What is a stem cell or bone marrow transplant?

You might have a stem cell or bone marrow transplant as part of your cancer treatment.

It is a treatment for some people with:

  • lymphoma - cancer of the lymphatic system
  • leukaemia - cancer that develops in the white blood cells of the immune system
  • myeloma - cancer that develops in white blood cells called plasma cells
  • myelodysplastic syndromes (MDS) - a group of blood cancers where the bone marrow doesn’t work properly and makes abnormal blood cells.

It is also a treatment for other blood conditions.

A transplant allows you to have high doses of chemotherapy and other treatments. The stem cells are collected from the bloodstream or the bone marrow.

What are stem cells?

Stem cells are very early cells made in the bone marrow. Bone marrow is a spongy material that fills the bones.

Diagram of bone marrow

These stem cells develop into red blood cells, white blood cells and platelets. 

Diagram of three different types of blood cell

Red blood cells contain haemoglobin which carries oxygen around the body. White blood cells are part of your immune system and help to fight infection. Platelets help to clot the blood to prevent bleeding. 

How do transplants work?

Before your transplant, you have conditioning treatment. Conditioning treatment usually includes chemotherapy and you might also have:

  • targeted cancer drugs
  • radiotherapy to your whole body (called total body irradiation or TBI)

Conditioning treatment aims to kill cancer cells. But it also kills the stem cells in your bone marrow. To prepare for your transplant, your team either collect:

  • your own stem cells 
  • or a donor's stem cells (donor transplant)

After the treatment, you have the stem cells into your bloodstream through a drip. The cells find their way to your bone marrow where they start making blood cells again. Your bone marrow slowly recovers.

You usually have high dose conditioning treatment for a transplant using your own stem cells.

Conditioning for a donor transplant

There are different strengths of conditioning treatment for a donor transplant. The 2 main strengths are:

  • full intensity (myeloablative) conditioning
  • reduced intensity conditioning (RIC) 

Full intensity conditioning (MAC)
Your doctor might also call this myeloablative conditioning or MAC. You have very high doses of treatment and all the cancer cells and healthy cells are destroyed.  

Reduced intensity conditioning (RIC)
With RIC you have lower doses of treatment. Some healthy cells and cancer cells are left behind after treatment has finished. You might have RIC if: 

  • you are older (usually over 50 years)
  • you are not fit or well enough for full intensity conditioning
Photograph showing a stem cell transplant

What is the difference between a stem cell and bone marrow transplant?

The main difference is whether stem cells are collected from the bloodstream or bone marrow. A stem cell transplant uses stem cells from your bloodstream, or a donor’s bloodstream. This is also called a peripheral blood stem cell transplant. A bone marrow transplant uses stem cells from your bone marrow, or a donor’s bone marrow.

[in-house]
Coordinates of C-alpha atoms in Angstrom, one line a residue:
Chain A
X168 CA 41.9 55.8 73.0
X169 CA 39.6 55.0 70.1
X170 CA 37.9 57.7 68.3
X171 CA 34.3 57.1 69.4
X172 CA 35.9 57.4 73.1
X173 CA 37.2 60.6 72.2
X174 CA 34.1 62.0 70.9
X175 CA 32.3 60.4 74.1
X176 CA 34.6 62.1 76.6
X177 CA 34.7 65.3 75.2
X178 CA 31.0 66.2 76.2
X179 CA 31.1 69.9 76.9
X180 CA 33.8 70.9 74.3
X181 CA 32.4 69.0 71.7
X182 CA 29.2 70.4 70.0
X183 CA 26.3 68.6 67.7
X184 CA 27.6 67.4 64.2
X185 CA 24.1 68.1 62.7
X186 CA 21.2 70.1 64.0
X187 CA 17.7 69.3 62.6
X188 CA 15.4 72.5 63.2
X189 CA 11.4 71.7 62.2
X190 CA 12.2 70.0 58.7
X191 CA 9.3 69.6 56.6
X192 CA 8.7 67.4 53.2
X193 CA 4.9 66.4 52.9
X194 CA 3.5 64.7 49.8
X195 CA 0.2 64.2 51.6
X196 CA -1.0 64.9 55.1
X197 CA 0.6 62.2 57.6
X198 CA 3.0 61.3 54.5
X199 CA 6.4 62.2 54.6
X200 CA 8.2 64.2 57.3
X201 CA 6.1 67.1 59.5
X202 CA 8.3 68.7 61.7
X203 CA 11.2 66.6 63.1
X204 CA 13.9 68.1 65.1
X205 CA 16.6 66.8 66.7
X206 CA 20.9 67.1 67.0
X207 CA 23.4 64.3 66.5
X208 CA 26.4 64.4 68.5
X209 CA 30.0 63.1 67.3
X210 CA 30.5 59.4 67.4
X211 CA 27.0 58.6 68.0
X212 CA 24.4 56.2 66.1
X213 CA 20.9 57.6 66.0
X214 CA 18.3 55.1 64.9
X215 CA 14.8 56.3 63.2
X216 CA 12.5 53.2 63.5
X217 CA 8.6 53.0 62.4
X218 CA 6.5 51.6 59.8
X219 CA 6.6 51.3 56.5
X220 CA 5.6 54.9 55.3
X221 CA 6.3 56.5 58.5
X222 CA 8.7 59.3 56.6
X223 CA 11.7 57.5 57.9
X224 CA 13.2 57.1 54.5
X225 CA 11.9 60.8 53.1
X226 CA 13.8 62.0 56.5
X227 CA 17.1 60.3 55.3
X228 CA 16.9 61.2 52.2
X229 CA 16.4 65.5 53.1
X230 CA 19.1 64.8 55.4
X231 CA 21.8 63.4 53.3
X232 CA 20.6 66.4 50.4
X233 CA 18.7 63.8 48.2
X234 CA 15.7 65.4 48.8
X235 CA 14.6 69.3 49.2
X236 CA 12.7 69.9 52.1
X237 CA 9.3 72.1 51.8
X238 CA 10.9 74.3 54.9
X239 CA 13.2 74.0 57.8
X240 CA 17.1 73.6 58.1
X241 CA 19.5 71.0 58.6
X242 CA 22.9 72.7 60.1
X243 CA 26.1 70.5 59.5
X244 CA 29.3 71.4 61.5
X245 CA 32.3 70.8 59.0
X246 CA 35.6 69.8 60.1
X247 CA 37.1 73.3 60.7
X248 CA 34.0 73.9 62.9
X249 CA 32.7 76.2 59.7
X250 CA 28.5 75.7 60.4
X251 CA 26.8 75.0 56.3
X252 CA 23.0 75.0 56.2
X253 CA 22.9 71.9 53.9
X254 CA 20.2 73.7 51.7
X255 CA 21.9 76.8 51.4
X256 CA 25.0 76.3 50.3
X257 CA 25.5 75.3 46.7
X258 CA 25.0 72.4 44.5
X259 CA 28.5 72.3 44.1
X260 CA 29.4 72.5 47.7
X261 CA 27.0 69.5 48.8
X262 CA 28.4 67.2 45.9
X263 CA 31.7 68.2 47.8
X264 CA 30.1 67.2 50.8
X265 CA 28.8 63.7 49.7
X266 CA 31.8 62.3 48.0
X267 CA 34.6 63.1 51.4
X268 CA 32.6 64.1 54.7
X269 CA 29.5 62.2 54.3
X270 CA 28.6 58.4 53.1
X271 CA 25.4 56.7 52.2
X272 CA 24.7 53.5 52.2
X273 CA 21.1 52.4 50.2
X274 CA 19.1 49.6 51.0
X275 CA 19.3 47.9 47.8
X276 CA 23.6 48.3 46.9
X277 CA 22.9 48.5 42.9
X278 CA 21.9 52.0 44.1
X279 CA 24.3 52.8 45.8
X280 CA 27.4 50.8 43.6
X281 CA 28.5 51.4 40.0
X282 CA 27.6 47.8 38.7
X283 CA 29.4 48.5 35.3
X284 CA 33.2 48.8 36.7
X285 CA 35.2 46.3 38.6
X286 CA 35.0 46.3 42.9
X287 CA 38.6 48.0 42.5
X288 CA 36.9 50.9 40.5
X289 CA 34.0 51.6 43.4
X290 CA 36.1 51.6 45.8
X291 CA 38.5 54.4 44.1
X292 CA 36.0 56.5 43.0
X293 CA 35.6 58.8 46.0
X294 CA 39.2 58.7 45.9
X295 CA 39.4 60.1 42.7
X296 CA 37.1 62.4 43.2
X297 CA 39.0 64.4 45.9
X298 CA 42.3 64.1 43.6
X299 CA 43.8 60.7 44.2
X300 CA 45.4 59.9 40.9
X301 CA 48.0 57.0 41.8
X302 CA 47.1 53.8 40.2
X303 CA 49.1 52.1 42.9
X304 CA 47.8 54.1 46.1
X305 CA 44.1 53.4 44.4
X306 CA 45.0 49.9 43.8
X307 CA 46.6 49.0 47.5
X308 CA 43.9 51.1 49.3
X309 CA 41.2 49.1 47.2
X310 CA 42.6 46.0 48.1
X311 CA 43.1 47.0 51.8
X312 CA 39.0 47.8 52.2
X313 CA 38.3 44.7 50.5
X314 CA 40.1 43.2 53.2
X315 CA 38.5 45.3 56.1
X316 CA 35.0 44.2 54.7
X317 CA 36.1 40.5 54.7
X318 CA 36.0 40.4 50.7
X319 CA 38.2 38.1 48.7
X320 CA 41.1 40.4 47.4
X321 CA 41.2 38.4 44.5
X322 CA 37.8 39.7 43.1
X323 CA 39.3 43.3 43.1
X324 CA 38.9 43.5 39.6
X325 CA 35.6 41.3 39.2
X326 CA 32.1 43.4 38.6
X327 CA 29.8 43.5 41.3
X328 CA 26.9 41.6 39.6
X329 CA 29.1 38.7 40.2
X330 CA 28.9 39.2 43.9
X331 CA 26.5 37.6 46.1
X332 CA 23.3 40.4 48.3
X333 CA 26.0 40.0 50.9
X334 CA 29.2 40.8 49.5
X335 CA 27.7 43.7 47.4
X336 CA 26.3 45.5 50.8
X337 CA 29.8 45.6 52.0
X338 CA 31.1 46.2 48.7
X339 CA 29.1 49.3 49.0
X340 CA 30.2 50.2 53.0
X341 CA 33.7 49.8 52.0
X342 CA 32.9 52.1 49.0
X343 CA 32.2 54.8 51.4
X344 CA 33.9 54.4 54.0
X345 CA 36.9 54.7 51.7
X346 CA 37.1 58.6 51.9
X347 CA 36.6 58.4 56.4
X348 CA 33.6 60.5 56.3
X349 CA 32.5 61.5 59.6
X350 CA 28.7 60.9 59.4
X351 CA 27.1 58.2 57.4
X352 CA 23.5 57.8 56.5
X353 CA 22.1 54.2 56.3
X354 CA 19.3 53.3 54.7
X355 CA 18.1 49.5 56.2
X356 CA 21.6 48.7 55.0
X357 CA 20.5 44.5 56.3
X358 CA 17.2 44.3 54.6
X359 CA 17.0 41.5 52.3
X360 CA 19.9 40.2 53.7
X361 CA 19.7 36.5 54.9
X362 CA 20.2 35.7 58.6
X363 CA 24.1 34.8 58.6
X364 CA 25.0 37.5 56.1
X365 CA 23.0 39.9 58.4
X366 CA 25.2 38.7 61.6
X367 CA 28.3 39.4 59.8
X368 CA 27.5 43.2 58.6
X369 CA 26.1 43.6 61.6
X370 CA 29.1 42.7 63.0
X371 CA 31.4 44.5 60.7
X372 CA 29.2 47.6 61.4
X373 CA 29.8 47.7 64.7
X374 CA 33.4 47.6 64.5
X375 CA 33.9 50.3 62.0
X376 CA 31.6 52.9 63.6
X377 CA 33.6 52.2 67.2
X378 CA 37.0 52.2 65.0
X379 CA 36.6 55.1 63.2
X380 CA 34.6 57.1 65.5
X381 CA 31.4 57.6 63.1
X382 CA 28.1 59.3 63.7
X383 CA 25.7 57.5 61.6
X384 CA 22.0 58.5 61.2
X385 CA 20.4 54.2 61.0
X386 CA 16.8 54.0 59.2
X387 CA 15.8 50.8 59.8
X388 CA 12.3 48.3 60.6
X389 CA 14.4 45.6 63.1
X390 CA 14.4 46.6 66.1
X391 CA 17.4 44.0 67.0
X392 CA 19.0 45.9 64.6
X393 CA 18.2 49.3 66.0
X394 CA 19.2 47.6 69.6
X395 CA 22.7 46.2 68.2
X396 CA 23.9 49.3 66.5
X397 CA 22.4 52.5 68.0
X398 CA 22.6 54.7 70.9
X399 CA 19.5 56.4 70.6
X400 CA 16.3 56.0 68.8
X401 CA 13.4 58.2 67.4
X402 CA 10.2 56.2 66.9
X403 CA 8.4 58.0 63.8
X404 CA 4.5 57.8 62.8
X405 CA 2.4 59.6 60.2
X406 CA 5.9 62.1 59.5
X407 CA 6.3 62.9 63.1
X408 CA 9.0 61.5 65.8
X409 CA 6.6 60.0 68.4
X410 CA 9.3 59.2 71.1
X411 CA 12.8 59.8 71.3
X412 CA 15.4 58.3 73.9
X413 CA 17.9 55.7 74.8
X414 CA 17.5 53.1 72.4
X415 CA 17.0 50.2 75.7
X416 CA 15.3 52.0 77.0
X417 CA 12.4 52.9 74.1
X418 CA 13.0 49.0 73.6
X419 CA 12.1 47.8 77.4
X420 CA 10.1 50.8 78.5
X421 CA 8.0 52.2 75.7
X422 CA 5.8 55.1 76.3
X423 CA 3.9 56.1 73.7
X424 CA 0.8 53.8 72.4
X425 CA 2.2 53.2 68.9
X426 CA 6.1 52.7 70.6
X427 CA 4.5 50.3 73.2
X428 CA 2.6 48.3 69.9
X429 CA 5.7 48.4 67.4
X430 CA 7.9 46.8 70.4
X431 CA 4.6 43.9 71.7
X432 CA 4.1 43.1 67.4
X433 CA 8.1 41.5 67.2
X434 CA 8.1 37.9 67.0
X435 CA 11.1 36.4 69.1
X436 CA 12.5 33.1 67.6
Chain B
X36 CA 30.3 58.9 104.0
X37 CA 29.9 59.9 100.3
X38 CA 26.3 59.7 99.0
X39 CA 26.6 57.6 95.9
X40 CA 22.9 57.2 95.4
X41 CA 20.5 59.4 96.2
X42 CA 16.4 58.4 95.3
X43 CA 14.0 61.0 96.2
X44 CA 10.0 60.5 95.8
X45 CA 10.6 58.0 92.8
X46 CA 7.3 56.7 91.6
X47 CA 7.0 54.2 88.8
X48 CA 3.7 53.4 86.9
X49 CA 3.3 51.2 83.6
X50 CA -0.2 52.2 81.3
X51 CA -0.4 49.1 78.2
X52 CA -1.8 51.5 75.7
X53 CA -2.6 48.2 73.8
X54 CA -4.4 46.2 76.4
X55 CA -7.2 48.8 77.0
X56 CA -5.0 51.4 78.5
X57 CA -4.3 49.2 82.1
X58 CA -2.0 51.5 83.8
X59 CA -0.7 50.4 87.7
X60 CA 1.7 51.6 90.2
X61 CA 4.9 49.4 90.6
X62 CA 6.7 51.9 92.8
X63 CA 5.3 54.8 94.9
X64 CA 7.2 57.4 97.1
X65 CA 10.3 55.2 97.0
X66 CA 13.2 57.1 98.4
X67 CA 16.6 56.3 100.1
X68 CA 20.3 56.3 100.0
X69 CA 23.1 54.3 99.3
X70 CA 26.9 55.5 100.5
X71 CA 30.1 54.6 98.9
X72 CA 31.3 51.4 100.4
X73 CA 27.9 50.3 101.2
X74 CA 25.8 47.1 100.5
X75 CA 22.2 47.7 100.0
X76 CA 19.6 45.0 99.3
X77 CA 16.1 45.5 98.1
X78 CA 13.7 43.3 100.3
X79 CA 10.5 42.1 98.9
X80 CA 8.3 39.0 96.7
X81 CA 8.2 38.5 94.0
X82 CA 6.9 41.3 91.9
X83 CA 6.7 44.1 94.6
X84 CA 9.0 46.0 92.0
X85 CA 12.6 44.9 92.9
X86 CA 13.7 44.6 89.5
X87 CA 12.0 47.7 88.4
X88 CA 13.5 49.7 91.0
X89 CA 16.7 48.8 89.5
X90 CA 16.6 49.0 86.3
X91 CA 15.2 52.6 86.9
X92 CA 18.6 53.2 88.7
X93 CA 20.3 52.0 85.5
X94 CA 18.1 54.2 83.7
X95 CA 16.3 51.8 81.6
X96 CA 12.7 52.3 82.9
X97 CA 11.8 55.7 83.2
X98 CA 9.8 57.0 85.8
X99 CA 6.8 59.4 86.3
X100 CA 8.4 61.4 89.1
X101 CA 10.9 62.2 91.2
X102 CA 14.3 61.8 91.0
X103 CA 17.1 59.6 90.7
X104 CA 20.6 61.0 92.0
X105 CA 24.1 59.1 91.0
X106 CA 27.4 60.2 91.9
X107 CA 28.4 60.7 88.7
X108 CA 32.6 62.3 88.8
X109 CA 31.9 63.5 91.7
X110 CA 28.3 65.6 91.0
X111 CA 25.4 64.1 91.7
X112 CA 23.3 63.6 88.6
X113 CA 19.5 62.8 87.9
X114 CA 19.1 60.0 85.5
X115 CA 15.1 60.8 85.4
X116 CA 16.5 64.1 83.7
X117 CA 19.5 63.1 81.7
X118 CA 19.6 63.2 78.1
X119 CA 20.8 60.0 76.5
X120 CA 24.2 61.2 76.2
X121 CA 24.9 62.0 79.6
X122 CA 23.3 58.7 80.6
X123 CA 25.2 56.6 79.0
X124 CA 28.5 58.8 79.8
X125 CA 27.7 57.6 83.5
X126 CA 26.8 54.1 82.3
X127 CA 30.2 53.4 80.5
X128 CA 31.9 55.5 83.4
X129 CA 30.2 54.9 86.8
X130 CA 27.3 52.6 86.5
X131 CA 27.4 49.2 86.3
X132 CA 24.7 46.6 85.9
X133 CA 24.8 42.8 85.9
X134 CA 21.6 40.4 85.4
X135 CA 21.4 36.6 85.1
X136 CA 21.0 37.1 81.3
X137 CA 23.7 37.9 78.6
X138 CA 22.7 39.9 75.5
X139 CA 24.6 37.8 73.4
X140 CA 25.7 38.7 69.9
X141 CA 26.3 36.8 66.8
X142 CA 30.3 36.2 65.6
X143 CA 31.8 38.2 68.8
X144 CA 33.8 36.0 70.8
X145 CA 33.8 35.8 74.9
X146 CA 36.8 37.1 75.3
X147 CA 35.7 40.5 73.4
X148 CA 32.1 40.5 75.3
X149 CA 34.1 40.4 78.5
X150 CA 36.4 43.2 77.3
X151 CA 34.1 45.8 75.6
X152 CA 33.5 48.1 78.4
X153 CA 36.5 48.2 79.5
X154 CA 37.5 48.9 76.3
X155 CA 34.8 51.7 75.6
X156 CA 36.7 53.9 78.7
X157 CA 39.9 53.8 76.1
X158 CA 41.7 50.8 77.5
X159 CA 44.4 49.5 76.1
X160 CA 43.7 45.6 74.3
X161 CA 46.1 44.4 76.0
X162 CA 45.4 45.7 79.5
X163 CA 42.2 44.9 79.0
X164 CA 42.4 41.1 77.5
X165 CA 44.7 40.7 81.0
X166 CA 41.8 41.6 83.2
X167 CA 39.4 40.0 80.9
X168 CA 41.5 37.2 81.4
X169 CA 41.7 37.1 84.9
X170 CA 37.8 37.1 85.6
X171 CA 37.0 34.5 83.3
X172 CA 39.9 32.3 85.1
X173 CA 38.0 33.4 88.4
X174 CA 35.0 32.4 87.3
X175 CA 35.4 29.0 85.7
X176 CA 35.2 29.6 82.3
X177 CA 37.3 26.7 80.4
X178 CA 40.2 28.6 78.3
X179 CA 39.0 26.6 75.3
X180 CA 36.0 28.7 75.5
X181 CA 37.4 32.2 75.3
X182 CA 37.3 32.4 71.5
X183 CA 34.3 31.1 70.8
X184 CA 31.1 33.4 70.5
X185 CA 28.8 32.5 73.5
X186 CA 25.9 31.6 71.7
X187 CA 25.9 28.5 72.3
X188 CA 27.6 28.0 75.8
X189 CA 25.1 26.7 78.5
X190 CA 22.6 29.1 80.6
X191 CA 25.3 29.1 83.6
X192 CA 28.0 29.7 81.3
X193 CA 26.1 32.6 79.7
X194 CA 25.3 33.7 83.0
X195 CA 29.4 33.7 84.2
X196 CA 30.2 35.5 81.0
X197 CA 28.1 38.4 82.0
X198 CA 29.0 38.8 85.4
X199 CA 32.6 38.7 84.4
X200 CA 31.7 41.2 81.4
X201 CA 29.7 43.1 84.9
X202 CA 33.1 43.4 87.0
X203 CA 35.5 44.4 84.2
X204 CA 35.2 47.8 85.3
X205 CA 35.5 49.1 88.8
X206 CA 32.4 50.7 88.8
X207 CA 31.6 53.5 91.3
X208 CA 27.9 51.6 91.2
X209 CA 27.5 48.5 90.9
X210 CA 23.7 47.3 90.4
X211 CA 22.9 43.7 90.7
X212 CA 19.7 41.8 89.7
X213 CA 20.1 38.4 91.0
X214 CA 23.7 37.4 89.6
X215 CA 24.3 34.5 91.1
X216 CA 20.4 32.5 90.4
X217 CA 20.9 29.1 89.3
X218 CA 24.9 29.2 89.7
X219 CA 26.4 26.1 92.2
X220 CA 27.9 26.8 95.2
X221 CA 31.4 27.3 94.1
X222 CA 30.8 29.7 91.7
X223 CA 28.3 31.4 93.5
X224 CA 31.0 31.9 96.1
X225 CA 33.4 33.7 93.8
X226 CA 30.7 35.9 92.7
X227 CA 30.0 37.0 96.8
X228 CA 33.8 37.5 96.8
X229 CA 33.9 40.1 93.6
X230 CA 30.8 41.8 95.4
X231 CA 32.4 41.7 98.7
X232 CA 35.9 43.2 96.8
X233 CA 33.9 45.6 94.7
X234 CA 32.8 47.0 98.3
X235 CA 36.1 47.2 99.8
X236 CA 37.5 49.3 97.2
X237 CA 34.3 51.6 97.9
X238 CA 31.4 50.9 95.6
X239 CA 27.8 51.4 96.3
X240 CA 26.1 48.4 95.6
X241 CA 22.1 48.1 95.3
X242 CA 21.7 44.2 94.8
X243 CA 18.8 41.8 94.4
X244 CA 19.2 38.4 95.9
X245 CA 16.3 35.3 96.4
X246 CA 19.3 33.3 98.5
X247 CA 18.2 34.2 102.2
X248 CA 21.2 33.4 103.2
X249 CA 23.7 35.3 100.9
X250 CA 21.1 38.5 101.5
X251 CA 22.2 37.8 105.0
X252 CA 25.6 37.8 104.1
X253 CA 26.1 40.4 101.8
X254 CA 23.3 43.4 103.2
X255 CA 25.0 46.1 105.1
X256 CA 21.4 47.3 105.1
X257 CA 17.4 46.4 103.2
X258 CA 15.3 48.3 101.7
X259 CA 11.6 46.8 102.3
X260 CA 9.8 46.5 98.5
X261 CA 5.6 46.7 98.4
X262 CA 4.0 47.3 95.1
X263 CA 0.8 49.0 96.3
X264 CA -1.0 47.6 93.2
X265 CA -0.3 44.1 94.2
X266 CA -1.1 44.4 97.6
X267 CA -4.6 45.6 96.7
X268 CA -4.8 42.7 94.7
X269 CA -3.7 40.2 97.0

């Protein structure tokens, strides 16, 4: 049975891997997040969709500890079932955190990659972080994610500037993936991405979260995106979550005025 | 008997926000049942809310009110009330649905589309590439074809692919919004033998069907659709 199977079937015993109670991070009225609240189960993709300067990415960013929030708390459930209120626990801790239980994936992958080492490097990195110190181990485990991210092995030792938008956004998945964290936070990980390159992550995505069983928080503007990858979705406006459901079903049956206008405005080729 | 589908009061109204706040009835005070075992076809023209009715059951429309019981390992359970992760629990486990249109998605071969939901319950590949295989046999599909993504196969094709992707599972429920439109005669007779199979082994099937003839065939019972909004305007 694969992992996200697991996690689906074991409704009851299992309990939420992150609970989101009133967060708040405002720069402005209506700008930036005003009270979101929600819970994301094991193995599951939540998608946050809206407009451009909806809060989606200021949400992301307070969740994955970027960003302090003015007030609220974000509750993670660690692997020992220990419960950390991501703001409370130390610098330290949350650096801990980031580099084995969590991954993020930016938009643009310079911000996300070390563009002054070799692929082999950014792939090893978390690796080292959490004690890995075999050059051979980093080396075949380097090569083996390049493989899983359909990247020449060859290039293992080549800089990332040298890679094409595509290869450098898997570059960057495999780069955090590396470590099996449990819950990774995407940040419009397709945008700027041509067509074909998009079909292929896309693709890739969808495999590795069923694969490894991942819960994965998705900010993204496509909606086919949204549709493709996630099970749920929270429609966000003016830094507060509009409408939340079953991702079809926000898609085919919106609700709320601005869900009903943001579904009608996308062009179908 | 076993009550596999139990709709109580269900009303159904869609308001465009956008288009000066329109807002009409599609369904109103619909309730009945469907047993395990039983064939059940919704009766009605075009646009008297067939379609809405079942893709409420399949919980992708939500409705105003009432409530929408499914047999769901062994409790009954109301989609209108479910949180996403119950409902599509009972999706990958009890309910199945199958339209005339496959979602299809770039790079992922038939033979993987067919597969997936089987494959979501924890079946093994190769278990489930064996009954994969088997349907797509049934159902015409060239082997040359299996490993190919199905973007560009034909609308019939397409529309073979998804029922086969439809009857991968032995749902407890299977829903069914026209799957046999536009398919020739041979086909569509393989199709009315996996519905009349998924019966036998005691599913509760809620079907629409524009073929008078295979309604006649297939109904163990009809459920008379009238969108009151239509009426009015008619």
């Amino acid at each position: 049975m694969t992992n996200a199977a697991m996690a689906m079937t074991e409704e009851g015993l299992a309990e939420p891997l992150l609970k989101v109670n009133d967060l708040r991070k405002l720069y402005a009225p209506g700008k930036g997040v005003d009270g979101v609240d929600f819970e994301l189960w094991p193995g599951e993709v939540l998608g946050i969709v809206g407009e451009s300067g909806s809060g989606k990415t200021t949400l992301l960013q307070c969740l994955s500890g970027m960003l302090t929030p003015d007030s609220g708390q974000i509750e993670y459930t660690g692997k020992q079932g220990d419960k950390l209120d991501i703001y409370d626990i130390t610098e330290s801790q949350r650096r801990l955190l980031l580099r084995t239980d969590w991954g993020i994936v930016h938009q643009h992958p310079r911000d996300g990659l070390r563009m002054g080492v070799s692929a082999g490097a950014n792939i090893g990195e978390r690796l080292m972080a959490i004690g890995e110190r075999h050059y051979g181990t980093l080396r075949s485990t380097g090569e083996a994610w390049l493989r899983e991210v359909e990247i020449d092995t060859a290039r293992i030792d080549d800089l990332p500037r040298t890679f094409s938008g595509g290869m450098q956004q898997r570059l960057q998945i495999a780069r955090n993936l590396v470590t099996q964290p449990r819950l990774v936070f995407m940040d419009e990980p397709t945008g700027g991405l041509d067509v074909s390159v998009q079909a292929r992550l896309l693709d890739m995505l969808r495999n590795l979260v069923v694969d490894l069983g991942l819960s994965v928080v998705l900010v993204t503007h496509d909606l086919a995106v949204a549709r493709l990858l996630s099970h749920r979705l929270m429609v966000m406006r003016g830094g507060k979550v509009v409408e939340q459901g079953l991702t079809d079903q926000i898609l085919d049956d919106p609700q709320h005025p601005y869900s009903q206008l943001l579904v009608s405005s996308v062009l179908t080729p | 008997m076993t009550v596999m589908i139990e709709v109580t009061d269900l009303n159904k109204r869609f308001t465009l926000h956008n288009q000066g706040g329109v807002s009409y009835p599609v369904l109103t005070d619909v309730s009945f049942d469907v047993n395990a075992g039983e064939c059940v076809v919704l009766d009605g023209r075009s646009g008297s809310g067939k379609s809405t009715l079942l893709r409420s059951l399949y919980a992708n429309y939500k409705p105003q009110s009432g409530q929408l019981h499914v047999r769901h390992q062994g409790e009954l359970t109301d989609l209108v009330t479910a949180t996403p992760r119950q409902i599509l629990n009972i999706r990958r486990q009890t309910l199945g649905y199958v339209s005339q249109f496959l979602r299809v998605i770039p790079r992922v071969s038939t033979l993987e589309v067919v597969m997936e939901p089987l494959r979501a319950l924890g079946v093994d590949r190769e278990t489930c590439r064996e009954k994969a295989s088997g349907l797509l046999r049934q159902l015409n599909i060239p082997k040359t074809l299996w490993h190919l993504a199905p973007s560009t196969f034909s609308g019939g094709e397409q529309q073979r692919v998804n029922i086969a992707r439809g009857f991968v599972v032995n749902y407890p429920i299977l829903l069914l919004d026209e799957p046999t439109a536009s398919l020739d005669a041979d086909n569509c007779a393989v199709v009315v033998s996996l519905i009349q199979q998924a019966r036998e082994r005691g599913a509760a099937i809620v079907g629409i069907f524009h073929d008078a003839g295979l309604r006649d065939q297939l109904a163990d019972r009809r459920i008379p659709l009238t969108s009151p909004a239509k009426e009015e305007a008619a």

Stem cell transplants are the most common type of transplant. Bone marrow transplants are not used as much.  This is because:

  • it’s easier to collect stem cells from the bloodstream than bone marrow
  • your team can usually collect more cells from the bloodstream
  • blood counts tend to recover quicker following a stem cell transplant

You might have a bone marrow transplant if collecting stem cells has been difficult in your situation.

Why you might have a transplant

The aim of your transplant will depend on your situation. Your doctor might explain that a transplant will try to cure your disease or control it for as long as possible.

With lymphoma, leukaemia and myeloma the aim is to put the cancer into remission. Remission means there is no sign of the cancer.

Your doctor might suggest a transplant if your cancer:

  • is in remission but is likely to come back
  • has not responded to other treatments

Types of transplant

Depending on your situation, you might have a transplant using:

  • your own stem cells (autologous stem cell transplant)
  • or stem cells from another person (allogeneic stem cell transplant)
  • The European Blood and Marrow Transplantation Textbook for Nurses. Under the Auspices of EBMT
    M Kenyon and A. Babic 
    Springer Open, 2018

  • Clinical Commissioning Policy: Haematopoietic Stem Cell Transplantation. Reference: NHSCB/B04/P/a
    NHS Commissioning Board, 2013

  • British Society of Blood and Marrow Transplantation Indications for BMT
    British Society of Blood and Marrow Transplantation, 2013

  • Preparative regimens for hematopoietic cell transplantation
    RS Negrin
    UpToDate website
    Accessed November 2022 (topic last updated Feb 04, 2022) 

  • Hematopoietic SCT in Europe: data and trends in 2011
    JR Passweg and others
    Bone Marrow Transplant, 2013. Volume 48, Issue 9

  • The information on this page is based on literature searches and specialist checking. We used many references and there are too many to list here. Please contact patientinformation@cancer.org.uk with details of the particular issue you are interested in if you need additional references for this information.

Last reviewed: 
09 Nov 2022
Next review due: 
10 Nov 2025